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Canadians win pairs silver at Skate America

Canadians win pairs silver at Skate America

Canadians win pairs silver at Skate America
Canadians win pairs silver at Skate America

The Canadian duo of Kirsten Moore-Towers and Dylan Moscovitch finished second Saturday in the pairs competition at Skate America.

Aliona Savchenko and Robin Szolkowy of Germany nailed their opening throw and performed impeccably from there in the free skate for the gold medal.

Savchenko was dressed in neon pink for the free skate with Szolkowy as they skated to the strains of the “Pink Panther” soundtrack. The duo scored a combined 197.70 for the gold.

“We wanted to do something new,” Savchenko said about the routine from Portland, Ore.

Moore-Towers, of St. Catharines, Ont., and Moscovitch, of Waterloo, Ont., made a few mistakes but still charmed with dramatic lifts in their free skate to “Les Miserables,” earning them the silver with a final score of 175.48.

Sui Wenjing and Han Cong of China skated with their trademark enthusiasm, finishing with a 170.07. In the Kiss and Cry, a fan handed a stuffed panda to the duo that was almost as big as tiny Wenjing.

Americans Caybee Denney and Jeremy Barrett, dressed in blue and skating to Gershwin, couldn’t catch the young pair from China after Denney fell on a throw triple loop.

Meanwhile, Japan’s Daisuke Takahashi was shaky with many of his jumps and even fell once but still edged countryman Nobunari Oda to win the men’s title.

Takahashi, the reigning world champion and bronze medallist at the Vancouver Games, rebounded from his errors with sheer artistry for a final score of 227.07. Oda, who fell on his opening quad, finished with at 226.09.

“I didn’t know how many,” Oda said. “I just did too much.”

Dramatic spin

American Armin Mahbanoozadeh landed two triple axels and finished his skate to music from Avatar with a dramatic spin that put fans on their feet and earned him a 211.17 and the bronze. The routine was one of the cleanest of the night.

“It went better than I could have hoped for,” Mahbanoozadeh said. “I’m just ecstatic right now.”

Shawn Sawyer of Edmunston, N.B., the silver medallist at Skate America last season, finished eighth with 186.62 points.

Someone in the crowd brought him a Mad Hatter’s hat, in celebration of his spirited free skate to Danny Elfman’s “Alice in Wonderland.”

Adam Rippon, considered the top American in the field going in, bailed out of an early jump and fell on another. He was clearly unhappy with his skate, shaking his head to coach and former Canadian Olympian Brian Orser after coming off the ice.

Japan’s Daisuke Murakami fell once, but he turned in a great overall performance to music from Lawrence of Arabia that points to a bright future. He was thrilled with his final score 203, gasping in surprise when it was announced.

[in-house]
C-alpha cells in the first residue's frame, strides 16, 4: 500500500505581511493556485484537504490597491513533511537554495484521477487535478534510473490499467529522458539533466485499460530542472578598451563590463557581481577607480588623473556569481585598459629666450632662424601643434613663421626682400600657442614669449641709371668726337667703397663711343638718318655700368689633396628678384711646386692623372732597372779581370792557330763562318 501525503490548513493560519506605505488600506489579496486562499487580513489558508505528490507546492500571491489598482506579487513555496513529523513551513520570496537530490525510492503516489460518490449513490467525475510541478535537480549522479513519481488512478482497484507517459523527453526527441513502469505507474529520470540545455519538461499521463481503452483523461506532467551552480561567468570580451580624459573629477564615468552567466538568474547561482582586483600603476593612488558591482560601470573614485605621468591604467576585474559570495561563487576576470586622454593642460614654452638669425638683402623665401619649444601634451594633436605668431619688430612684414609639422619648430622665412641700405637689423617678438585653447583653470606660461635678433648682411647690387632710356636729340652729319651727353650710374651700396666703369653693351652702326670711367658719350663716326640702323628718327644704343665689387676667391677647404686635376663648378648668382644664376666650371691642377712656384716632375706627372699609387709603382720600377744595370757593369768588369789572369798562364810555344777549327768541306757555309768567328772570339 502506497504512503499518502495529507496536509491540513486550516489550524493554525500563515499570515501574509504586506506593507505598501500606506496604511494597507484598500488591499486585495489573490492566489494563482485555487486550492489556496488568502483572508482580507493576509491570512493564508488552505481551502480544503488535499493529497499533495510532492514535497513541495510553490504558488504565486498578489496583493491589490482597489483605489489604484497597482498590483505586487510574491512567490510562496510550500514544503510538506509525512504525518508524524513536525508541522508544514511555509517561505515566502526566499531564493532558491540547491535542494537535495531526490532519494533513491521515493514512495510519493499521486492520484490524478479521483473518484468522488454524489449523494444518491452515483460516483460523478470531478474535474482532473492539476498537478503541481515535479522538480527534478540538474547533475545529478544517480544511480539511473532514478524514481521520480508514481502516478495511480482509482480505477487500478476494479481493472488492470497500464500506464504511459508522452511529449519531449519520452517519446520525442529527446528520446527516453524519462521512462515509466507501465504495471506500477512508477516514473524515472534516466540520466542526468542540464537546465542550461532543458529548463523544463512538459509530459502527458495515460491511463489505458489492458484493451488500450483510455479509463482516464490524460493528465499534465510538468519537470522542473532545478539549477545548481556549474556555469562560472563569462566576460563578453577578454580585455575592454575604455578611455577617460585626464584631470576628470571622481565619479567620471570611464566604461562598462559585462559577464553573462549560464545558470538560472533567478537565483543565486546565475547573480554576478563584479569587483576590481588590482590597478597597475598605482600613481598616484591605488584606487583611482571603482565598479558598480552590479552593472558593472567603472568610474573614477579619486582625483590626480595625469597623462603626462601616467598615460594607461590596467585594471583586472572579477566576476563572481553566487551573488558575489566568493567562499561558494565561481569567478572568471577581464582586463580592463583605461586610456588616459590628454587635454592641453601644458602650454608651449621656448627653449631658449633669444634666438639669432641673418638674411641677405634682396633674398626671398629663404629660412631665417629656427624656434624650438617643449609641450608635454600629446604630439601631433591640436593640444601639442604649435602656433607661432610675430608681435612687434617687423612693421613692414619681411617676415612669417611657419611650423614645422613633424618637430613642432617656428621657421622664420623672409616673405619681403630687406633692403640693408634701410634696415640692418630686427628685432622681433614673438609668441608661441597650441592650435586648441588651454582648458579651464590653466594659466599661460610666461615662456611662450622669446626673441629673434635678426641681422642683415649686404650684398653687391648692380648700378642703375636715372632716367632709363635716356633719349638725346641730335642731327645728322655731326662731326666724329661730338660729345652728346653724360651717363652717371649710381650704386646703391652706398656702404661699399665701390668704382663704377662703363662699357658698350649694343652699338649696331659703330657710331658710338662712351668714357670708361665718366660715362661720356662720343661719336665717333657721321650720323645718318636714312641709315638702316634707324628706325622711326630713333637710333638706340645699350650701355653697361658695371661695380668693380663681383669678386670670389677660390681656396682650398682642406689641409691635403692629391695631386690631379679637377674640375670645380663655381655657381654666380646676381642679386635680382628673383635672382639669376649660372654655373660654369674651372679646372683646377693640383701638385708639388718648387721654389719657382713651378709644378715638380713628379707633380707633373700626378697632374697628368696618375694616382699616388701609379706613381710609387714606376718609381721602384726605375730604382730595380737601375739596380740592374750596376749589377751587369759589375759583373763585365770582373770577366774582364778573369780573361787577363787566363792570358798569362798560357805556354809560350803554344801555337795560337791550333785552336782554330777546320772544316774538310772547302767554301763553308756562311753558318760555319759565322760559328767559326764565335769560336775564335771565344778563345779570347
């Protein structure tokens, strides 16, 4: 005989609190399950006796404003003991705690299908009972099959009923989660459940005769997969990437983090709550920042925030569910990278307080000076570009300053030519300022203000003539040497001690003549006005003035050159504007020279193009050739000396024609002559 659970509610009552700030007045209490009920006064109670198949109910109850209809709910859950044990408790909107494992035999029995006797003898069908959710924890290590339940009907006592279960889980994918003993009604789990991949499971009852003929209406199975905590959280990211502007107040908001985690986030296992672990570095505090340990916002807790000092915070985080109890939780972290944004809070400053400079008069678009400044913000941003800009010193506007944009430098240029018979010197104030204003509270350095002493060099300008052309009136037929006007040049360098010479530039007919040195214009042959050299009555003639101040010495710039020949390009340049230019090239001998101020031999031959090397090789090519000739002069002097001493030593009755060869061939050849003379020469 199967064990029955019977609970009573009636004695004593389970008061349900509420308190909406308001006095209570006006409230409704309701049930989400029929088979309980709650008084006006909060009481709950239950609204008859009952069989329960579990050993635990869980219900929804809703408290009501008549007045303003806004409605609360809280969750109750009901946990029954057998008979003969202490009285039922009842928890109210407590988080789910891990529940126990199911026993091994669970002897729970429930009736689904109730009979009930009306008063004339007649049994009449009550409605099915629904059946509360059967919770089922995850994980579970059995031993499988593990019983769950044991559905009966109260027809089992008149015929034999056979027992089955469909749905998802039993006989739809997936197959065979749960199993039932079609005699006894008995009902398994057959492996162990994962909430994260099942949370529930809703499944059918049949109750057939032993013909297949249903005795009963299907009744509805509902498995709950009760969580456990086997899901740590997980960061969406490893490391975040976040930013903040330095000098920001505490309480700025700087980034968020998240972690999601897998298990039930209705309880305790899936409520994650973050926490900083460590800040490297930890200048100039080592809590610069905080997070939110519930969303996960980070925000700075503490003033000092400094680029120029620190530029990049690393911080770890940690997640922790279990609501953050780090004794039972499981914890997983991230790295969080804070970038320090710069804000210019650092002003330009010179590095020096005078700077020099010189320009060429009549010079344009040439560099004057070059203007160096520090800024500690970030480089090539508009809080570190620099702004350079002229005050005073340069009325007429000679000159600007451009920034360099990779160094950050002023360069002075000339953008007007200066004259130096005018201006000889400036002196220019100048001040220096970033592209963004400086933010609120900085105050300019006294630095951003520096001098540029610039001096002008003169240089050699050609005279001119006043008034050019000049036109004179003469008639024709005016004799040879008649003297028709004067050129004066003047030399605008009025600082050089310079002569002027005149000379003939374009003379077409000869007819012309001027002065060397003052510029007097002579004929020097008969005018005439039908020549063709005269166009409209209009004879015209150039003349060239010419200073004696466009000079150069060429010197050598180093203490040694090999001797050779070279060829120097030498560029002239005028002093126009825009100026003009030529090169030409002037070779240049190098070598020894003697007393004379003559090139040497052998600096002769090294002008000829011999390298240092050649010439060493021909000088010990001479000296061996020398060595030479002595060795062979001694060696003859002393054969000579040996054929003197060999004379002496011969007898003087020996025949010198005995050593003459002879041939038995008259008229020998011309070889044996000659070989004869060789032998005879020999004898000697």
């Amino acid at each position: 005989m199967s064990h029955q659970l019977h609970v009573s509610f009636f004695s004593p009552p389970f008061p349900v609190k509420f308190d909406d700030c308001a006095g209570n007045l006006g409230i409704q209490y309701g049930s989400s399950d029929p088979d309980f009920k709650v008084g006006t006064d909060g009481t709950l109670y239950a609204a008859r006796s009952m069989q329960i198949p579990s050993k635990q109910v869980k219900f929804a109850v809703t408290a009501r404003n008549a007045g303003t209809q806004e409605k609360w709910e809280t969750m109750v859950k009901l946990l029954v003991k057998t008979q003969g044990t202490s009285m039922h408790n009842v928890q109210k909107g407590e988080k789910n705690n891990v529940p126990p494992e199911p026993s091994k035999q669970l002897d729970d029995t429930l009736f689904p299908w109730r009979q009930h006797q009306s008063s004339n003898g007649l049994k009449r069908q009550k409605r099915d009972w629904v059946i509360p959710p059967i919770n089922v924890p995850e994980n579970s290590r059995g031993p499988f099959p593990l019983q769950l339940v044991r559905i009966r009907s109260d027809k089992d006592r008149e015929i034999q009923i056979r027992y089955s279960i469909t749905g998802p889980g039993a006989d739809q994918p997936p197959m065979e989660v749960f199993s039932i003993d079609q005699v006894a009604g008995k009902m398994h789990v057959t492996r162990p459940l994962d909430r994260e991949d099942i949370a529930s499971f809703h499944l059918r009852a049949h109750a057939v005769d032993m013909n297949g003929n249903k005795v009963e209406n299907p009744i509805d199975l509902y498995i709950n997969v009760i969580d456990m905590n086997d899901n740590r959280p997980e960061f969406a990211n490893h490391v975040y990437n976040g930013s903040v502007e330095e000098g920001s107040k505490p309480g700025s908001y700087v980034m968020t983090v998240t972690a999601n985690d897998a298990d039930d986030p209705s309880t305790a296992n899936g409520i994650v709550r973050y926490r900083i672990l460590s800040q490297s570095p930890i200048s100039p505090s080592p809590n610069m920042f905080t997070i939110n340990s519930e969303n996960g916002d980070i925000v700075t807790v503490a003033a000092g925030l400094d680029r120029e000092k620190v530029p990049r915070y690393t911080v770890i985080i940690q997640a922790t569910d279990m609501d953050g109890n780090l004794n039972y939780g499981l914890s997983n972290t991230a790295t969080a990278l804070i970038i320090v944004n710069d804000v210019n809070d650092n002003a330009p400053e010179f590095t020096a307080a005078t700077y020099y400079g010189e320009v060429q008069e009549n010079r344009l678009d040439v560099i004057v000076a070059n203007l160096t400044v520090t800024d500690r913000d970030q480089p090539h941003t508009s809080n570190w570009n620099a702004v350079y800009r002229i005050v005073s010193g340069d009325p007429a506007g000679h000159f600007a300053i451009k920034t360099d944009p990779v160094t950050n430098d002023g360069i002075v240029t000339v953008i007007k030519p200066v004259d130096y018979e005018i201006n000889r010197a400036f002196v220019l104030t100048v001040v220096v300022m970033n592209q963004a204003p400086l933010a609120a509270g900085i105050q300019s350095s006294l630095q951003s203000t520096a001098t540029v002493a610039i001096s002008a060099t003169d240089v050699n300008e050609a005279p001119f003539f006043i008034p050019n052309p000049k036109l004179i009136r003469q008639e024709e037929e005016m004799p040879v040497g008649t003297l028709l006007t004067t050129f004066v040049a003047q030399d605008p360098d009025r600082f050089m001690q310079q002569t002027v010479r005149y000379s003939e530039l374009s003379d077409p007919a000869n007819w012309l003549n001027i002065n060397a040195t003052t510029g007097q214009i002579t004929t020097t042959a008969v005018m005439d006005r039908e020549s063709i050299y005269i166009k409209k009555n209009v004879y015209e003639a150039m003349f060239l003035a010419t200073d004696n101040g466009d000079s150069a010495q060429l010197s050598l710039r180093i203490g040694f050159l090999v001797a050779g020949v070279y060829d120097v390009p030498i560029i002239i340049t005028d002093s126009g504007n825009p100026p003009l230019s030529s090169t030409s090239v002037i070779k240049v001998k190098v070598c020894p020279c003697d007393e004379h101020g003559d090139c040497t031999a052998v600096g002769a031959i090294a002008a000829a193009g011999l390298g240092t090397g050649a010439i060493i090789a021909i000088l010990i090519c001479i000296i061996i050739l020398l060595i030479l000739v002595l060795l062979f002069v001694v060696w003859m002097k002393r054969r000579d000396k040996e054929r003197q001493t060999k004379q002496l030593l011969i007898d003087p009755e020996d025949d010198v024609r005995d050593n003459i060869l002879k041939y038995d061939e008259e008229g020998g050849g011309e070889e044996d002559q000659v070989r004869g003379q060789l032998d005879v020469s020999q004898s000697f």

American Stephen Carriere’s pants ripped at the knee when he fell on a quad toeloop attempt. He also came off the ice with a bloodied hand.

Belgium’s Kevin Van Der Perret landed his quad toeloop and came out atop the first group of skaters.
Canadians 2nd in short dance

Canadian ice dancers Vanessa Crone and Paul Poirier are poised for the podium after finishing second in the short dance.

Crone, from Toronto, and Poirier, from Unionville, Ont., gold medallists at Skate Canada last month, scored 60.41.

Kaitlyn Weaver and Andrew Poje of Waterloo, Ont., were third posting a personal best 59.48.

Olympic silver medallists Meryl Davis and Charlie White of the U.S. earned 63.62 points to take the lead heading into Sunday’s free dance despite White’s fall on a twizzle sequence.

“‘Don’t fall’ is always a good thing to remember,” Davis kidded.

On the women’s side, three-time European champion Carolina Kostner skated with elegance and ease to lead after the short program.

The Italian won the NHK Trophy in Tokyo last month, but she was battling a knee injury that limited her.

If she was still bothered by her knee in Portland it didn’t show. Wearing a blue and black lace dress with a red flower in her hair, Kostner beguiled with her footwork to flamenco music and scored 60.28 points.

She said she wanted to start out with a triple combination, but did not pull it off.

“I skated clean,” she said, “But it’s hard to feel satisfied.”

She was challenged by 16-year-old Kanako Murakami of Japan, who wore a black dress with pink polka-dots for her lively program to ’50s-inspired rock and roll. The 16-year-old sprite was not only solid, she managed to ham it up, too, and was clearly the fan favourite at the Rose Garden.

Murakami earned a 54.75. Sweden’s Joshi Helgesson was third at 51.17.

“This is the best short program I’ve done all season, so I’m happy to be here,” said Helgesson, who had a big triple lutz in combination to open her short program.

American Rachael Flatt, sporting her more mature blond hairdo and a tasteful teal dress, was the NHK Trophy silver medallist . But her performance to “Summertime” did not impress, and she scored a 51.02.

Fellow American Alexe Gilles, resplendent in light blue, nailed a triple toe loop combination, but fell on a triple lutz. Amelie Lacoste of Delson, Que., was sixth with 50.55, and was visibly unhappy with her performance with its messy triple Lutz.

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